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But do also bare in mind, that some children may have come from a setting in which they have spent up to 3 years, in a ratio of possibly even 6:1. They have transitioned to a school, where the ratio is possibly 30:1 or most likely 15:1, where the rules, the people, the routine, the space, the expectations, are all very different. Not surprisingly after just a month there, they may not yet be showing you their full potential! Aren't we the same as adults? Some of us drop right into a new situation without a blink, whilst some of us take time to adjust, due to nerves, anxiety etc. Do we show our true spirit straight away in new surroundings? This is why transitions are so important, and as marywilliam said, starting early is key (where possible as school LAs don't give out school places until April), so that children have lots of opportunity to see that new place etc.

Absolutely! I do know that - my particular concern in the case of the child I mentioned was that the verbal 'report' I got from his setting when I went to visit doesn't match what was written down (or the subsequent conversations I have had with his speech therapist). I completely agree about time to settle in too; I have to give my head teacher on-entry assessments 3-4 weeks after they've started and 2 weeks later seen a child blossom and show me stuff they could clearly already do/knew and I've changed my initial assessment. I wish I could do more transition work and this is something I can think about more for the future but one of the issues I face is that for at least half of the new reception cohort I don't know where they have been before coming to me. I have a couple who consistently send children our way but the others change every year. I feel like I spend my entire time chasing my tail trying to catch up with them all.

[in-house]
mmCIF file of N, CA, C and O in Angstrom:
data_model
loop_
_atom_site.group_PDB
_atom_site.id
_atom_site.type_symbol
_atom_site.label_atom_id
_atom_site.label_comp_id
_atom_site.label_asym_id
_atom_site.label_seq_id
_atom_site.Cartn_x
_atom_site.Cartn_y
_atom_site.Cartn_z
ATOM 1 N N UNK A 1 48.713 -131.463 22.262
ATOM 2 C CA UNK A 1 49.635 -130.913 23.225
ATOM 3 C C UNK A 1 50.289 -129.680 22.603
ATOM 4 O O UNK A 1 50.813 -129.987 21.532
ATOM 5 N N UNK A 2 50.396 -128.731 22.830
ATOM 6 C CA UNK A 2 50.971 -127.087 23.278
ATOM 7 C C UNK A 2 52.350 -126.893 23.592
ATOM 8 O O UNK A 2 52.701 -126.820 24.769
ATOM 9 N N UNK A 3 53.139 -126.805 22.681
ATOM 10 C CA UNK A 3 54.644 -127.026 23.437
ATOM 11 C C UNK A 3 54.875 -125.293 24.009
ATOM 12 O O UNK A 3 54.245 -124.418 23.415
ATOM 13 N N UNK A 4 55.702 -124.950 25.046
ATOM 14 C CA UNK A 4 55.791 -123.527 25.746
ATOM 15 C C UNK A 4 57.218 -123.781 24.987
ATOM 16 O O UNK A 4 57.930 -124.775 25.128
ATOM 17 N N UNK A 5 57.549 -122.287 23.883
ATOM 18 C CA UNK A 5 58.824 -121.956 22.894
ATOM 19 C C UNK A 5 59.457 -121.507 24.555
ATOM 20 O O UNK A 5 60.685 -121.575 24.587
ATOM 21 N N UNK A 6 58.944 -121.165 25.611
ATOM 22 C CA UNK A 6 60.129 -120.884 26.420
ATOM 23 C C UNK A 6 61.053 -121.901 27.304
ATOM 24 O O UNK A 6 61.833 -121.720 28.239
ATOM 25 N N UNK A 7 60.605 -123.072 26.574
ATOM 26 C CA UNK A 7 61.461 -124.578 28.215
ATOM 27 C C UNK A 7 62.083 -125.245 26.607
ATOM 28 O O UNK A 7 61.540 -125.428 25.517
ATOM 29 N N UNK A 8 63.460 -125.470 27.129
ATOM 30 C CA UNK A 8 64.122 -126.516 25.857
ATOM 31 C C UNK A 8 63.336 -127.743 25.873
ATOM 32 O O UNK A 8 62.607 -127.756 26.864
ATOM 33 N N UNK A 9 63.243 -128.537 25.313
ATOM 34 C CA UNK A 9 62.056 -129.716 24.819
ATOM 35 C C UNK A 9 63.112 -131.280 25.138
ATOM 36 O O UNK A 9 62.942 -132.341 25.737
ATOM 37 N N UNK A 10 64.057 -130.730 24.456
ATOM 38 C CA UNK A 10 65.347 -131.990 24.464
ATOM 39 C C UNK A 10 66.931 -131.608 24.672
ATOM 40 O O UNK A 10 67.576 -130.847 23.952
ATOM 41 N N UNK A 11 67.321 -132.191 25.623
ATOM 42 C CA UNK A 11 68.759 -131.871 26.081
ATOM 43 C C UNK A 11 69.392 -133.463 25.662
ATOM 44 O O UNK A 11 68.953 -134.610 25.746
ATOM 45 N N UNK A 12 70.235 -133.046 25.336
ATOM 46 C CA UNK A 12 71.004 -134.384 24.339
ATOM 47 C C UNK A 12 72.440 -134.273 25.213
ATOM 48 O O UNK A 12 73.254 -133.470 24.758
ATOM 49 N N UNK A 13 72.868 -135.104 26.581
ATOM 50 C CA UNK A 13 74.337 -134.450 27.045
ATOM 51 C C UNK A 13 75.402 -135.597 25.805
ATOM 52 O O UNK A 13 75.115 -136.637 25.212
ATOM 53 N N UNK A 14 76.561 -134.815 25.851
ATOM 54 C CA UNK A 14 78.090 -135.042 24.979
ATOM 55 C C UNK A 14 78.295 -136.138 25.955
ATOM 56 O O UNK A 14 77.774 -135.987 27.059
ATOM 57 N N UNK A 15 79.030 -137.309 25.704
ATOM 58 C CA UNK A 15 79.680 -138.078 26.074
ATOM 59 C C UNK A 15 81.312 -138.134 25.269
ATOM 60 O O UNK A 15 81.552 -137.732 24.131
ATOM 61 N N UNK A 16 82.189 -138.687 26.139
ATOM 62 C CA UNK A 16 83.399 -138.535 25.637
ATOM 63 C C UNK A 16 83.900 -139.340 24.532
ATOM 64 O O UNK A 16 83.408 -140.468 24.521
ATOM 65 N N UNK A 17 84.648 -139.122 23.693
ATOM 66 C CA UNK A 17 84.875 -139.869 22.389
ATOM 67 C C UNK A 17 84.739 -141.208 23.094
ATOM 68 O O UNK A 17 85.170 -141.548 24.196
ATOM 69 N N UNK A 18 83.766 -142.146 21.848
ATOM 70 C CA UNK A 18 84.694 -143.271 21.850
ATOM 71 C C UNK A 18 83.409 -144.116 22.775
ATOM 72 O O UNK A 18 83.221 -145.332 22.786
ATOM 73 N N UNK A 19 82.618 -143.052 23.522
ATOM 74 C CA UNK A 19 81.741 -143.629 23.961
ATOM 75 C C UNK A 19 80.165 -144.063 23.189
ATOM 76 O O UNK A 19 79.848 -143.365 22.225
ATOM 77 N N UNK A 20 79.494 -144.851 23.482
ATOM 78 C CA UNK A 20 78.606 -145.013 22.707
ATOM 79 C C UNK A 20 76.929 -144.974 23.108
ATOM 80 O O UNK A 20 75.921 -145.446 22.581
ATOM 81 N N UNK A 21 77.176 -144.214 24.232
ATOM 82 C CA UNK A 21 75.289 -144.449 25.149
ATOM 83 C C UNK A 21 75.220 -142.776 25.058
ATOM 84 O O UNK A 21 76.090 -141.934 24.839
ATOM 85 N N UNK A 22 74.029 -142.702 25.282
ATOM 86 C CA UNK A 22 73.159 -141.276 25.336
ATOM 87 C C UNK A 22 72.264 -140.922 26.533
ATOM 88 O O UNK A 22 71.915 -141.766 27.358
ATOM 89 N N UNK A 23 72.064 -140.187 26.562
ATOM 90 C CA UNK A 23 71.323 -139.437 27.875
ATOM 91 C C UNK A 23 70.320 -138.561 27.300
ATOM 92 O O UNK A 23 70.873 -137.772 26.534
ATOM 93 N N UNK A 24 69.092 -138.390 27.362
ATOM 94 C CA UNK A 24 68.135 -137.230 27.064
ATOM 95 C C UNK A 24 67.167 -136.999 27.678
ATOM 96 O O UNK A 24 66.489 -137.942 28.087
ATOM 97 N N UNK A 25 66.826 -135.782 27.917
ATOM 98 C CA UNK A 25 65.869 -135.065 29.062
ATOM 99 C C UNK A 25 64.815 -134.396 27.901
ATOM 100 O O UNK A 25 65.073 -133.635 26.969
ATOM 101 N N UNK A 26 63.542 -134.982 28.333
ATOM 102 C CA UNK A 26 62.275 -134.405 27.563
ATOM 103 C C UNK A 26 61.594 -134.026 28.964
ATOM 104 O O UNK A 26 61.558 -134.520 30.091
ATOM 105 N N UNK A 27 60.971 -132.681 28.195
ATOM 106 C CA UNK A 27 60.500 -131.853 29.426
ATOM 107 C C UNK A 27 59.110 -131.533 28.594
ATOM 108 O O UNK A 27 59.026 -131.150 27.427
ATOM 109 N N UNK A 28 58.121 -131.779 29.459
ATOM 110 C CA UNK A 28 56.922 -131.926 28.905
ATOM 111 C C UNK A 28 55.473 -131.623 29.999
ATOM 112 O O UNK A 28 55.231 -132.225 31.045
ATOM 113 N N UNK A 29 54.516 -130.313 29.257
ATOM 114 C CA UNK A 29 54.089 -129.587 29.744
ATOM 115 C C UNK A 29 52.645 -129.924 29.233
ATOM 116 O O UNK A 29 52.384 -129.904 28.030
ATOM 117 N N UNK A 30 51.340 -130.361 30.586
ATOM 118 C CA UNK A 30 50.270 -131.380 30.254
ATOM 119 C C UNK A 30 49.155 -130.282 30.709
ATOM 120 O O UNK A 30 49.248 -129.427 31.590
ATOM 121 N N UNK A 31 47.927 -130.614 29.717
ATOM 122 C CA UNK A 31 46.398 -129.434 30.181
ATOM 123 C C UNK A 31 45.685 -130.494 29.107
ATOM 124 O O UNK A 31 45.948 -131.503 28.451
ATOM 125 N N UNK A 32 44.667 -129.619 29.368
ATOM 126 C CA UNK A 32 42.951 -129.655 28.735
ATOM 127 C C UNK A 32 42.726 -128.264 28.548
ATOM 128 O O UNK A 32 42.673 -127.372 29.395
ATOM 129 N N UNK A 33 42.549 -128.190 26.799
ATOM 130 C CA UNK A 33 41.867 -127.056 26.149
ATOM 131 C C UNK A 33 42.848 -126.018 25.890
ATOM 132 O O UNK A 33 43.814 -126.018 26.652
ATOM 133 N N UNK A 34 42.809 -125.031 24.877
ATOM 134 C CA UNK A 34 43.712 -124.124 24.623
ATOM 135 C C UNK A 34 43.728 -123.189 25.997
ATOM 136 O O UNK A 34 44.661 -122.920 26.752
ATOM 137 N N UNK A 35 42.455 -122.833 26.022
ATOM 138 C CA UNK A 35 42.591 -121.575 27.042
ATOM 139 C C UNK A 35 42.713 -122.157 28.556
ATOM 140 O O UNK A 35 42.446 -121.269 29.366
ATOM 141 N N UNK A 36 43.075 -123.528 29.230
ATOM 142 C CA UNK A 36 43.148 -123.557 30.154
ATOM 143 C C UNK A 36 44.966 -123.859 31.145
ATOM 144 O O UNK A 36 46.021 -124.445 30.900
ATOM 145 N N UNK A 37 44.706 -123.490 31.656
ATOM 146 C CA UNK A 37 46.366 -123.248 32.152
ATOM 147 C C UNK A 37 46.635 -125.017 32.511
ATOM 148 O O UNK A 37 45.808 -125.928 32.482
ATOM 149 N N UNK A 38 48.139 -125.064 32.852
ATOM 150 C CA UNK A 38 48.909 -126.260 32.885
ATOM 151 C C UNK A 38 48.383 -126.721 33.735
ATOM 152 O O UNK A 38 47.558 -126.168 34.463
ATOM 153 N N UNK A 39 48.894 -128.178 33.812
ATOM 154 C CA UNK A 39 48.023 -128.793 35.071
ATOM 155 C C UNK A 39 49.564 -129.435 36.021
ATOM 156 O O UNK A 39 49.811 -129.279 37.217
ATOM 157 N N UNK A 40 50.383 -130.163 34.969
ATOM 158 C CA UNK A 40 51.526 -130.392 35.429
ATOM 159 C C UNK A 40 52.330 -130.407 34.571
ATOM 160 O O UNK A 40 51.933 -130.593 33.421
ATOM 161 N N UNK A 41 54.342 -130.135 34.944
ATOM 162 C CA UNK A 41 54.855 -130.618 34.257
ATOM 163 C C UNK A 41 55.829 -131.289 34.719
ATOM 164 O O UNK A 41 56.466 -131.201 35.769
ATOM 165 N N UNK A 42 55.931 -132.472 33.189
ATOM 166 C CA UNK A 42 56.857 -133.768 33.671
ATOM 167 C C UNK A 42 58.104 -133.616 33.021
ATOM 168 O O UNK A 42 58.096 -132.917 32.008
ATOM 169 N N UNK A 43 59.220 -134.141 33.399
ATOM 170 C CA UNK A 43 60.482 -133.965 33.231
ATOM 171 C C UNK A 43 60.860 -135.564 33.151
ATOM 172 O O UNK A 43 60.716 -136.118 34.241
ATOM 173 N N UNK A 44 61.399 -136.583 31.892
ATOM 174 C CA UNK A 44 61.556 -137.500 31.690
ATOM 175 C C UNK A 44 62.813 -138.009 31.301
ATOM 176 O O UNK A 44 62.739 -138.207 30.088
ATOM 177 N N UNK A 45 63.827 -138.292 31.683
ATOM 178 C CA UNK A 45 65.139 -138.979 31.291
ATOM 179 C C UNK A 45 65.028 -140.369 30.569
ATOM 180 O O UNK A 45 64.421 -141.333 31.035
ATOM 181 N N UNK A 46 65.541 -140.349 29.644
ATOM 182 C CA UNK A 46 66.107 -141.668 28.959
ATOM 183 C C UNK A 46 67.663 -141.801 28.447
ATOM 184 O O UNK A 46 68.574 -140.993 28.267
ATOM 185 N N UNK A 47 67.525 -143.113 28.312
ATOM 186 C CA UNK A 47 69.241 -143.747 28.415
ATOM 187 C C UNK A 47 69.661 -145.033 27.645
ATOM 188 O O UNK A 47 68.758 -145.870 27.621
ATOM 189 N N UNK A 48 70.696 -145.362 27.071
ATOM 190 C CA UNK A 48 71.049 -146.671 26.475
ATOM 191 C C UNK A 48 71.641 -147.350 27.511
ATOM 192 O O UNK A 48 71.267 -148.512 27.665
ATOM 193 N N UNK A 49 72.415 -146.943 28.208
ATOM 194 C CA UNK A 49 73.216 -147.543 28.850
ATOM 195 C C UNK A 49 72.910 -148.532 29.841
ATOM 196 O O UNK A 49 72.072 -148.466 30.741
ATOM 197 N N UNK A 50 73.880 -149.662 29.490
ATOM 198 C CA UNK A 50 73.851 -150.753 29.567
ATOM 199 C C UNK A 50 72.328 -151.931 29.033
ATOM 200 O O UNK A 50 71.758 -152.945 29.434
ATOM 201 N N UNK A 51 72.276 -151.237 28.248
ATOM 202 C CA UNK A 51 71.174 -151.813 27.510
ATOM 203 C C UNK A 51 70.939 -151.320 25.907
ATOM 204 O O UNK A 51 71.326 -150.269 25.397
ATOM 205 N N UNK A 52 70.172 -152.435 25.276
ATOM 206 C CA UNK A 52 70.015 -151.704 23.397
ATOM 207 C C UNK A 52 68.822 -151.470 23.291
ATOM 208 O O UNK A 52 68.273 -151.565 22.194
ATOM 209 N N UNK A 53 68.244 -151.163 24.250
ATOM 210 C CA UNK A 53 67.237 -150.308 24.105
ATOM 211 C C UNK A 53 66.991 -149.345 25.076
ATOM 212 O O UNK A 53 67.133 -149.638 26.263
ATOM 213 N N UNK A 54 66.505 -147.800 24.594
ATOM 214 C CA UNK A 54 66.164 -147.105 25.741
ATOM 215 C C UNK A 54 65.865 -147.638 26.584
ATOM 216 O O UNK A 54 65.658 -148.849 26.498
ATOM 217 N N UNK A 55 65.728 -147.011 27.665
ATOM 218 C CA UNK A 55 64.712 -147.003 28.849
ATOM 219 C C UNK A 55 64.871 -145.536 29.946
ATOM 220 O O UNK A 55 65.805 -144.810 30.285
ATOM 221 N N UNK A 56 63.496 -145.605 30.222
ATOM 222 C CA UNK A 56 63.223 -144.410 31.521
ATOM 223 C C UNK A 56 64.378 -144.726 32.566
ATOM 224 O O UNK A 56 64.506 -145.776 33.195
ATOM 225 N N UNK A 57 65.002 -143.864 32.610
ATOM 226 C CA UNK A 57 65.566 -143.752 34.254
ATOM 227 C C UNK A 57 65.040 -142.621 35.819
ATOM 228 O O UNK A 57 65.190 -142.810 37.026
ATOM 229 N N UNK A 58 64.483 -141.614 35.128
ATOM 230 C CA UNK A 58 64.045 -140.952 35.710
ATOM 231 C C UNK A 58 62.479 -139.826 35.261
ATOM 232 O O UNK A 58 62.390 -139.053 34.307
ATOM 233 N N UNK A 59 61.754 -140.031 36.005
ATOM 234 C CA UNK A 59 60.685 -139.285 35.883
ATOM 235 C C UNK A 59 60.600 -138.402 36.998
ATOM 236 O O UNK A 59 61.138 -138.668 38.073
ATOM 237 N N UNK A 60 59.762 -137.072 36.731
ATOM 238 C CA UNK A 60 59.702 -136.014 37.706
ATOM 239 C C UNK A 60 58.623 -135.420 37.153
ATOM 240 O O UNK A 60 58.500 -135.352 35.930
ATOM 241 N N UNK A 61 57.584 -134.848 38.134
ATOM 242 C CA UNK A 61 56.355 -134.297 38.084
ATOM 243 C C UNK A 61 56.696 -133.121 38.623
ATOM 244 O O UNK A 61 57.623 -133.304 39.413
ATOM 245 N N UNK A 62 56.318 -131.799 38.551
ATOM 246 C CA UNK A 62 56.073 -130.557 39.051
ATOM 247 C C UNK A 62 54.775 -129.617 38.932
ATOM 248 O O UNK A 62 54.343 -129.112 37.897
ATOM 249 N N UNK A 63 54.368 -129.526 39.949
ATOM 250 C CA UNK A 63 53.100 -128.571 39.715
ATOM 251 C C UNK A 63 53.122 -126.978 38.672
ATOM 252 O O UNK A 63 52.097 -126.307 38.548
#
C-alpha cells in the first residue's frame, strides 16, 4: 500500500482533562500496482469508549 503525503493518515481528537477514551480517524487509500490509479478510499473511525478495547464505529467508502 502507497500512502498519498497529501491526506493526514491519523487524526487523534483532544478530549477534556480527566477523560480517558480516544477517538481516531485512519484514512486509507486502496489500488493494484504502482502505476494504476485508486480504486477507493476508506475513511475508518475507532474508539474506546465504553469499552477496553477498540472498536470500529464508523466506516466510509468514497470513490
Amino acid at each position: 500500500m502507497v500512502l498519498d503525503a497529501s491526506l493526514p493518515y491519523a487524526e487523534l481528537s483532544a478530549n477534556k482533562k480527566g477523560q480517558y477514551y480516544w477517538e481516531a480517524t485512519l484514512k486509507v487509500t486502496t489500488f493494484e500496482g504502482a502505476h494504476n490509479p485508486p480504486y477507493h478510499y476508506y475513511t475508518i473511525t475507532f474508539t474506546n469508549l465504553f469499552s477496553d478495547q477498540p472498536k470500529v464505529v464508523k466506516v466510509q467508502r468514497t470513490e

I do hope that what I said in my first post didn't come across as if I was having a go at the settings that feed in to my reception class (or in general) it certainly wasn't intended as such it was just a frustration with the range of language used and how to interpret that. I'm just wanting to give the children I have the best start I can. My apologies if I've offended anyone. :(

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Hi froglet

No,I am absolutely sure you haven't offended anyone, and no apologies required!. It is obvious you want the very best for your children, and are trying to find a way through. It is as you say a perennial problem, the language, the application or interpretation of the development matters, the lateness of allocation of school places, time to do thorough transitions, all makes for a picture to which there are no easy solutions.